The Scuttlefish

Love the Ocean. Wish you were here.

Tag: shipwreck

40 Years Ago Today, The Edmund Fitzgerald Sank with 29 Crew Aboard “When the Gales of November Came Early”

edfitz

Photo: AP/News Tribune files.

The Edmund Fitzgerald, a 729-foot iron ore carrier broke up and sank with all 29 crew aboard in 80 mph winds and 25 foot seas approximately 17 miles off Whitefish Point, Michigan in Lake Superior forty years ago today.

Watch an early news report on the tragedy followed by Gordon Lightfoot’s 1976 ballad, “The Wreck of the Edmund Fitzgerald,” which he wrote two weeks later after he felt that the ship and her crew had been dishonored by an NPR piece which misprinted the the vessel’s name:

Read more»

Am I My Brother’s Eater? 5 Fishermen Survived on Seawater, Raw Fish and Urine While Clinging to Their Capsized Boat for A Week

chennaifisher

The five fishermen ashore, happy to be alive. Days ago, these brothers were having to come to terms with the notion that they might have to eat one another. Photo by A Pratap.

Five shipwrecked fishermen returned home to Chinnai on Sunday morning after they had been presumed lost at sea for over a week.

Brothers Kadumbadi (28) and Mayandi (32), Sakthivel (23), Suresh (23) and Mani (25) left Kasimedu Fishing Harbour last week for what was to be a routine fishing excursion–a three hour tour, so to speak.

By the end of the day, the men were satisfied with their haul and only about 20 kilometers from shore, but just as they turned for home, the weather started getting rough:

“As we made our way back, the sea turned rough and soon a mighty wave swept us and our boat was capsized. Everything was washed away, and the five of us were hanging on to the boat. We spent eight days like that”, Mayandi told the Times of India.

Read more»

Shipwreck Booty and the Highest Price Ever Paid for a Dollar

original8Rrincon233

The oldest coin minted in the Americas, is set to go on auction for the first time in almost 5 centuries. Discovered from a shipwreck in the early 1990’s, the ‘Foremost’ is an 8 reales minted in 1538 in Mexico, during the reign of Charles and Joanna of Spain and while Hernan Cortes was still exploring the territory after the Conquest.

The ‘first dollar’ of Mexico is technically the first such coin of the United States as well. The US-mint 1794-dollar was modeled after the ‘Foremost’ and sold at auction last year for $10 million dollars.

“We already have interested parties, which means this coin could break the record for the highest price ever paid for a ‘dollar’ that was not struck at a US mint.” says Agustin Garcia-Barneche V.P. of the auction company Daniel Frank Sedwick, LLC. There will be worldwide interest, not just for the coin’s historical importance but also because collectors are confident about its extreme rarity.”

The first coin of the New World will be auctioned November 6th, in Orlando, Florida.

Something Rotten in Paradise: Diving Bermuda’s Gorgeous Shipwrecks

roTTen-POST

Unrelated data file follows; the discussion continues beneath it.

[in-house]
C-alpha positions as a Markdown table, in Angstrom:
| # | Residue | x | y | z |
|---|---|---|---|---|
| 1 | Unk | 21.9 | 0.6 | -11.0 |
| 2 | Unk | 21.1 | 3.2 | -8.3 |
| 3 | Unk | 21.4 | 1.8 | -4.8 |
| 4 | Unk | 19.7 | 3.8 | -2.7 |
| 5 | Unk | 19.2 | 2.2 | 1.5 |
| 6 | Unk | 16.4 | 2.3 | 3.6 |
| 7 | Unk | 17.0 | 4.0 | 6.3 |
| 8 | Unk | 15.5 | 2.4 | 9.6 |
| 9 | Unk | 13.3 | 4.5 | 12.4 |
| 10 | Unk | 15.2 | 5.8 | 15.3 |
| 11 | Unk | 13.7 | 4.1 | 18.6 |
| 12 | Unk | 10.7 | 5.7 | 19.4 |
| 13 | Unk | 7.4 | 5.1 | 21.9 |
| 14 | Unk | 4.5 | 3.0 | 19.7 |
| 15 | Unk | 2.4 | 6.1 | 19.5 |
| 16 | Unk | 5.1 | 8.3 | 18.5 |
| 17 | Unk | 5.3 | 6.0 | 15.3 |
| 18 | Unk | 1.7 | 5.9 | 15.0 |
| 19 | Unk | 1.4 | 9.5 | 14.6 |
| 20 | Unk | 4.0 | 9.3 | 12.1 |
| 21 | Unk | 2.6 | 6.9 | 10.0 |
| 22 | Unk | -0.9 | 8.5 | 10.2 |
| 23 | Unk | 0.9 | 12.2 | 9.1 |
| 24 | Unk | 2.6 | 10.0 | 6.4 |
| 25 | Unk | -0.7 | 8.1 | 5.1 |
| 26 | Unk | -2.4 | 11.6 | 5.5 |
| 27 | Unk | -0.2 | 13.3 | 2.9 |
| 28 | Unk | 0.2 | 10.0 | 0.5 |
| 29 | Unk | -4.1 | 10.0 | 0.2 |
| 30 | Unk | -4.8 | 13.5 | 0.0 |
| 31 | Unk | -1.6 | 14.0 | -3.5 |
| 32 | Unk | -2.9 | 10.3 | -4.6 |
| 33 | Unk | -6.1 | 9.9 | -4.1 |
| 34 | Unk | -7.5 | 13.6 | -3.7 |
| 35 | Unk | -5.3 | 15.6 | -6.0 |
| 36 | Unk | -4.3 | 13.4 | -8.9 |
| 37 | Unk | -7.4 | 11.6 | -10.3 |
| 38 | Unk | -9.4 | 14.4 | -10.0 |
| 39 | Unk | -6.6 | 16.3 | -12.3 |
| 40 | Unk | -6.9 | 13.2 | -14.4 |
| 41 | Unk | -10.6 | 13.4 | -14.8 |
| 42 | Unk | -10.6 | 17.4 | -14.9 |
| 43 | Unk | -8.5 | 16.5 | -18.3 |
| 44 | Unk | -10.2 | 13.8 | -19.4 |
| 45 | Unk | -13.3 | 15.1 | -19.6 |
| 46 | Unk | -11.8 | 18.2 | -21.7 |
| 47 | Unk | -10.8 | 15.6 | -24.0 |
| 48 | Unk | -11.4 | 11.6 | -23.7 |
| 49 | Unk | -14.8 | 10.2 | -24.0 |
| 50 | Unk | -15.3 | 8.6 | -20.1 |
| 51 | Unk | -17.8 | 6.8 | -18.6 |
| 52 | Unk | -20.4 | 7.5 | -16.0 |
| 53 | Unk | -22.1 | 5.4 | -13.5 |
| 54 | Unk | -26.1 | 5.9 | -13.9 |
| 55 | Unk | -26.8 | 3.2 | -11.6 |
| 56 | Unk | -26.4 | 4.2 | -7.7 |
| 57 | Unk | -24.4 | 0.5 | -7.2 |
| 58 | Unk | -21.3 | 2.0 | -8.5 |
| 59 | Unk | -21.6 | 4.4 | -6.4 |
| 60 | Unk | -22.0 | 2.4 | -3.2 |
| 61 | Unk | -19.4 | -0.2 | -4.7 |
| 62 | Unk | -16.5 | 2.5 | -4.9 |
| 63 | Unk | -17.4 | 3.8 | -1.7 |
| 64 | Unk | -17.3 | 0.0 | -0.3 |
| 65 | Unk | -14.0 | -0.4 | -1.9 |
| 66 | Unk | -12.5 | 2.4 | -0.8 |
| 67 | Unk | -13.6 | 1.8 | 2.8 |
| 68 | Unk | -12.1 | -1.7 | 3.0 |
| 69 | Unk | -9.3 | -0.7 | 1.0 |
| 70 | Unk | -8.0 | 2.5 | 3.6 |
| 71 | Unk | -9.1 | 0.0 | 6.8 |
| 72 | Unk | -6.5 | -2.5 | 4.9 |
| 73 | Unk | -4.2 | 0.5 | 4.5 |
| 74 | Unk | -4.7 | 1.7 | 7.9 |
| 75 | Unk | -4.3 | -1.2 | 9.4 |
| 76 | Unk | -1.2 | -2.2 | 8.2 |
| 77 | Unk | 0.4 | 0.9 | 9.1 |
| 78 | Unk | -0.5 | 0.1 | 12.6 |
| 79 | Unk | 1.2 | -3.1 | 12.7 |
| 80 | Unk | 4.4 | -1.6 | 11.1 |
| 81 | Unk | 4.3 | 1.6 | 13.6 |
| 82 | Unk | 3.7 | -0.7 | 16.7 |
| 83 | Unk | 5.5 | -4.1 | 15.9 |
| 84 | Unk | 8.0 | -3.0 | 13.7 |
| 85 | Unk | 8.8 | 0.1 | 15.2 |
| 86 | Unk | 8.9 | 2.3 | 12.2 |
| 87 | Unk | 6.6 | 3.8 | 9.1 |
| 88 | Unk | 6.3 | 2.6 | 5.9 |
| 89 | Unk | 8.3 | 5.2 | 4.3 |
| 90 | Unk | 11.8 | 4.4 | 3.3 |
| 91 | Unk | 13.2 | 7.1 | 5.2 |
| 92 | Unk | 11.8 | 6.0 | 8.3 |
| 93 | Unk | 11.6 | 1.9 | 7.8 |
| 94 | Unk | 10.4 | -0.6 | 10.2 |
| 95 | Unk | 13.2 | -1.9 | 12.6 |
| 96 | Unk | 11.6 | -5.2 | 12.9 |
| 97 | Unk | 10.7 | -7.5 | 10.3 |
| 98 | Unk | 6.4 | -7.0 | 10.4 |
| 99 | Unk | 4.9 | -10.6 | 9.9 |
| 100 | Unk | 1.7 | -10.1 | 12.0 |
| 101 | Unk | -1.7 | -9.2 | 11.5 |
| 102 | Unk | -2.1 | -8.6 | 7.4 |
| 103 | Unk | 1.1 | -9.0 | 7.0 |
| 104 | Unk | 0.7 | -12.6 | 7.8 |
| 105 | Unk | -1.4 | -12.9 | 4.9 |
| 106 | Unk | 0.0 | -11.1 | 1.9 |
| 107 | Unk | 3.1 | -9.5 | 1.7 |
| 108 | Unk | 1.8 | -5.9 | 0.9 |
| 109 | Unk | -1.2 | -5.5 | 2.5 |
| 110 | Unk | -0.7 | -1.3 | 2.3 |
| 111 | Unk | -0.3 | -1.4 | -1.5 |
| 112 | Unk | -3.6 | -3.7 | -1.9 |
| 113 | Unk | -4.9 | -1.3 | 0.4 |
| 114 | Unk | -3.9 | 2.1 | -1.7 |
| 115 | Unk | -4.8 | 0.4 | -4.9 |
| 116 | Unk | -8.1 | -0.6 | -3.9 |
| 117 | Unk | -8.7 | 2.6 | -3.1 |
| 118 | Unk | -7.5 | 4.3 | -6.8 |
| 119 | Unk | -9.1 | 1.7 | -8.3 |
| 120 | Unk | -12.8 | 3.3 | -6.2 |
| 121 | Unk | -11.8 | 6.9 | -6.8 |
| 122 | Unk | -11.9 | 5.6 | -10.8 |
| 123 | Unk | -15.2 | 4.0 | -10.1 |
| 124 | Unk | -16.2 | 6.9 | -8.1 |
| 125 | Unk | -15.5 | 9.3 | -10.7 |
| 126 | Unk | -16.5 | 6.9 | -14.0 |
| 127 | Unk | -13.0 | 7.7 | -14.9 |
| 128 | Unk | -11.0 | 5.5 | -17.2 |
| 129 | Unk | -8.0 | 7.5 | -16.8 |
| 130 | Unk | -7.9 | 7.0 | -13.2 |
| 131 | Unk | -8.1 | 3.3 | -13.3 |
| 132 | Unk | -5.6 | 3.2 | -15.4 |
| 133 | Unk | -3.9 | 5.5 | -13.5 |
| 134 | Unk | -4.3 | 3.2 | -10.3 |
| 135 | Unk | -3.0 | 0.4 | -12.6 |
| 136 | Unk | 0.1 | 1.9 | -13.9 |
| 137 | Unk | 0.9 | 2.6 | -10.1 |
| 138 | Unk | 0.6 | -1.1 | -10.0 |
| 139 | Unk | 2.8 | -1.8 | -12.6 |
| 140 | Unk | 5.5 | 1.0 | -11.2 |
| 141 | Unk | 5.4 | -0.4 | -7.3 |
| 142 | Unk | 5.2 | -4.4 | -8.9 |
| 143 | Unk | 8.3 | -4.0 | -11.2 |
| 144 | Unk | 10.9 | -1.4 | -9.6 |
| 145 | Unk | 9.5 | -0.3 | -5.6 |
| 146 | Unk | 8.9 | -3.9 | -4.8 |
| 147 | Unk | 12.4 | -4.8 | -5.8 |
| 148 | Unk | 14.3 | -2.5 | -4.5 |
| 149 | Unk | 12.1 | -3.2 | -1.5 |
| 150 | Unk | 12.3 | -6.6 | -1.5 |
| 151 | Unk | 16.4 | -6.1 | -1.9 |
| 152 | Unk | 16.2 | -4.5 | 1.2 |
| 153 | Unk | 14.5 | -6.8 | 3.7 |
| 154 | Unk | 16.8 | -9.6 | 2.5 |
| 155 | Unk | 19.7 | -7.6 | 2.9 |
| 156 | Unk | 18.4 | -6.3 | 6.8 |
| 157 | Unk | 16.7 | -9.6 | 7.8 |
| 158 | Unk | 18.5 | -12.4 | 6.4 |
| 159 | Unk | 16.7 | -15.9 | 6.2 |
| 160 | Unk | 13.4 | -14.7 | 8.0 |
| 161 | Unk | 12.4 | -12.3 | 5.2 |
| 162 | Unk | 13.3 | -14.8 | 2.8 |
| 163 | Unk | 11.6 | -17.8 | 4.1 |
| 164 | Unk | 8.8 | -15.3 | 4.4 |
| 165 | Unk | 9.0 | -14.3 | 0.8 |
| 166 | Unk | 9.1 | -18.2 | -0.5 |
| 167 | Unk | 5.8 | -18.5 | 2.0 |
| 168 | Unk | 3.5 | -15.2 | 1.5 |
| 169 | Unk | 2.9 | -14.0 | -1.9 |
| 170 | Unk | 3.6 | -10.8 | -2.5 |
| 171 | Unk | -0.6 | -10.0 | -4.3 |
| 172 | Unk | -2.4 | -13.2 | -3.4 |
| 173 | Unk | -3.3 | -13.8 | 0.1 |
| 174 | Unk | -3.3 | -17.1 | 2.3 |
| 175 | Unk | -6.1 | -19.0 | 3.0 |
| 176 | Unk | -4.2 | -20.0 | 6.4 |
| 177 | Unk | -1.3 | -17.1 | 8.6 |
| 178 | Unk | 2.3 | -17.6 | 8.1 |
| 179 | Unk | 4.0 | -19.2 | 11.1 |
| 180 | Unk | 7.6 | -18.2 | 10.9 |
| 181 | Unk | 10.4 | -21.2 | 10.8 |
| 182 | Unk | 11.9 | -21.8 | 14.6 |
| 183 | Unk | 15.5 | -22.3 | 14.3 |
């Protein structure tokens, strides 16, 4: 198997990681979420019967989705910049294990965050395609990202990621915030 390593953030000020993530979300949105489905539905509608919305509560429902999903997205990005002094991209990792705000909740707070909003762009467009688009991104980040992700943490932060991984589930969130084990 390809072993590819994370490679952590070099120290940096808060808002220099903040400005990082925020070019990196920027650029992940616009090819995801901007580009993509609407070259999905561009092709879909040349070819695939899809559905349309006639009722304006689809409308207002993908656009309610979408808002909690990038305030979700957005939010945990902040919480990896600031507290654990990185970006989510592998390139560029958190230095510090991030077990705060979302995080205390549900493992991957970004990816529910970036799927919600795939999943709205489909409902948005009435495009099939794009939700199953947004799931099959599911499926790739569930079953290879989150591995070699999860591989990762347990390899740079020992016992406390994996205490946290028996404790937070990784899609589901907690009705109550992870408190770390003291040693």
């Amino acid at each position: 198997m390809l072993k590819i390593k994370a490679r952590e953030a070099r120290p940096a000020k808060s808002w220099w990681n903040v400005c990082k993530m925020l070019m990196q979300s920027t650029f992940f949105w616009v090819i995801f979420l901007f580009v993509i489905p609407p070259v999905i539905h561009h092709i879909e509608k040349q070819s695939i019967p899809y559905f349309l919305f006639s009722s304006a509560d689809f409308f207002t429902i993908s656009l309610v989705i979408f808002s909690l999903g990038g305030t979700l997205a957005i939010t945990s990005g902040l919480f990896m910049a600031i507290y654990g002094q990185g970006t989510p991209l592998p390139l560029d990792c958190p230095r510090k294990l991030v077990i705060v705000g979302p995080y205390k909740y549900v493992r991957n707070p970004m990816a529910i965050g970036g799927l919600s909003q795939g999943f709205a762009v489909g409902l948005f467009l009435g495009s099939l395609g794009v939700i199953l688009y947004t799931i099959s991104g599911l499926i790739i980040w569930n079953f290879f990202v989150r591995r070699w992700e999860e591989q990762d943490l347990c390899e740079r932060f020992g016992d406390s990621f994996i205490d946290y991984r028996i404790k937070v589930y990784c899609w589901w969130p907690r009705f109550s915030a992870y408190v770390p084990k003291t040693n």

Shipwrecks are tragic. Shipwrecks are also, for divers far removed from the disaster itself, a chance to explore what happens when nature has its eventual way with mankind and its puny machines. Bermuda’s waters are known for having plenty of wrecks, even considering the ones that didn’t disappear entirely.

Read more»

Ancient Roman Ship May Have Carried Live Fish

image

June 3, 2011 — Found in 1986 six miles off the coast of Grado in northeastern Italy, this Roman shipwreck was recovered in pieces in 1999. Dating from the second century,  the 55-foot-long, 19-foot-wide trade vessel was packed with some 600 vases called amphoras.They were filled with sardines, salted mackerel and garum, a fish sauce much loved by the Romans.
Ministero per i Beni e le Attivita Culturali, Soprintendenza per i Beni Archeologici del Friuli Venezia Giulia

Recently, archaeologists found signs that Roman sailors maintained an oxygenated water fish tank on board the ship.

 

By Rossella Lorenzi, for Discovery News

 

The ancient Romans might have traded live fish across the Mediterranean Sea by endowing their ships with an ingenious hydraulic system, a new investigation into a second century A.D. wreck suggests.

Consisting of a pumping system designed to suck the sea water into a fish tank, the apparatus has been reconstructed by a team of Italian researchers who analyzed a unique feature of the wreck: a lead pipe inserted in the hull near the keel.

Recovered in pieces from the Adriatic sea in 1999, the ship was carrying a cargo of processed fish when it sank six miles off the coast of Grado in northeastern Italy…

More »

Castle Bravo, The USA’s Biggest Atomic Bomb Test on the Bikini Atoll

In terms of TNT tonnage equivalence, Castle Bravo was about 1,200 times more powerful than the atomic bombs which were dropped on Hiroshima and Nagasaki.

When Bravo was detonated, it formed a fireball almost four and a half miles (roughly 7 km) across within a second. This fireball was visible on the Kwajalein atoll over 250 miles (450 km) away. The explosion left a crater of 6,500 feet (2,000 m) in diameter and 250 feet (75 m) in depth.

The following pictures are remains of various ships wrecked during atomic bomb test in the Bikini Atoll, some by accident, some on purpose: USS Saratoga, USS Anderson, and USS Apogon. Some of the most beautiful underwater pictures you could ever see.

Read more»

Shipwreck, Untitled

*Chris DeJong via Blackgang*

The Titanic, Scanned

Dave Gallo and Woods Hole Oceanographic Institute are launching an expedition to create a precise 3d scan of the Titanic before it deteriorates further. Previous trips to the ship. Previous trips have been for “exploration or adventure” but this trip is archeological in nature, meant to scan the ship’s entirety using robots with cameras and sonar, including the remaining estimated 40-50% that has never been seen before. [Expedition Titanic via Reuters]